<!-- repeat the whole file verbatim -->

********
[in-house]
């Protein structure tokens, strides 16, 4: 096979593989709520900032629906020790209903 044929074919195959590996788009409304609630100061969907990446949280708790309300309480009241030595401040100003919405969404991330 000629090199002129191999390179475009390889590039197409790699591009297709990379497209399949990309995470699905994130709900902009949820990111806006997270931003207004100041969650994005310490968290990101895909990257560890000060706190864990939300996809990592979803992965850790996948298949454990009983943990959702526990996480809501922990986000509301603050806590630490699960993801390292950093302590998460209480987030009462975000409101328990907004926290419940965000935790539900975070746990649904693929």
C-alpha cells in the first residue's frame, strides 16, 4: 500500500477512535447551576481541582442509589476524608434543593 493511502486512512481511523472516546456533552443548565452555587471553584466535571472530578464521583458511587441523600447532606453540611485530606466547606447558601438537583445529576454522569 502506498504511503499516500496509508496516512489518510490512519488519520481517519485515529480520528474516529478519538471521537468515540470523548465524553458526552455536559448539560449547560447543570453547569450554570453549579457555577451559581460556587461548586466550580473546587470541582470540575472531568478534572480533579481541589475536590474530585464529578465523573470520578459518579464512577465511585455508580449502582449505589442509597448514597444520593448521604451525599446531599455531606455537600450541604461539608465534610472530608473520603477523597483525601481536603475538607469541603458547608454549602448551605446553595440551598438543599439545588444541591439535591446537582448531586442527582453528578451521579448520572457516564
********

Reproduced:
[in-house]
């Protein structure tokens, strides 16, 4: 096979593989709520900032629906020790209903 044929074919195959590996788009409304609630100061969907990446949280708790309300309480009241030595401040100003919405969404991330 000629090199002129191999390179475009390889590039197409790699591009297709990379497209399949990309995470699905994130709900902009949820990111806006997270931003207004100041969650994005310490968290990101895909990257560890000060706190864990939300996809990592979803992965850790996948298949454990009983943990959702526990996480809501922990986000509301603050806590630490699960993801390292950093302590998460209480987030009462975000409101328990907004926290419940965000935790539900975070746990649904693929």
C-alpha cells in the first residue's frame, strides 16, 4: 500500500477512535447551576481541582442509589476524608434543593 493511502486512512481511523472516546456533552443548565452555587471553584466535571472530578464521583458511587441523600447532606453540611485530606466547606447558601438537583445529576454522569 502506498504511503499516500496509508496516512489518510490512519488519520481517519485515529480520528474516529478519538471521537468515540470523548465524553458526552455536559448539560449547560447543570453547569450554570453549579457555577451559581460556587461548586466550580473546587470541582470540575472531568478534572480533579481541589475536590474530585464529578465523573470520578459518579464512577465511585455508580449502582449505589442509597448514597444520593448521604451525599446531599455531606455537600450541604461539608465534610472530608473520603477523597483525601481536603475538607469541603458547608454549602448551605446553595440551598438543599439545588444541591439535591446537582448531586442527582453528578451521579448520572457516564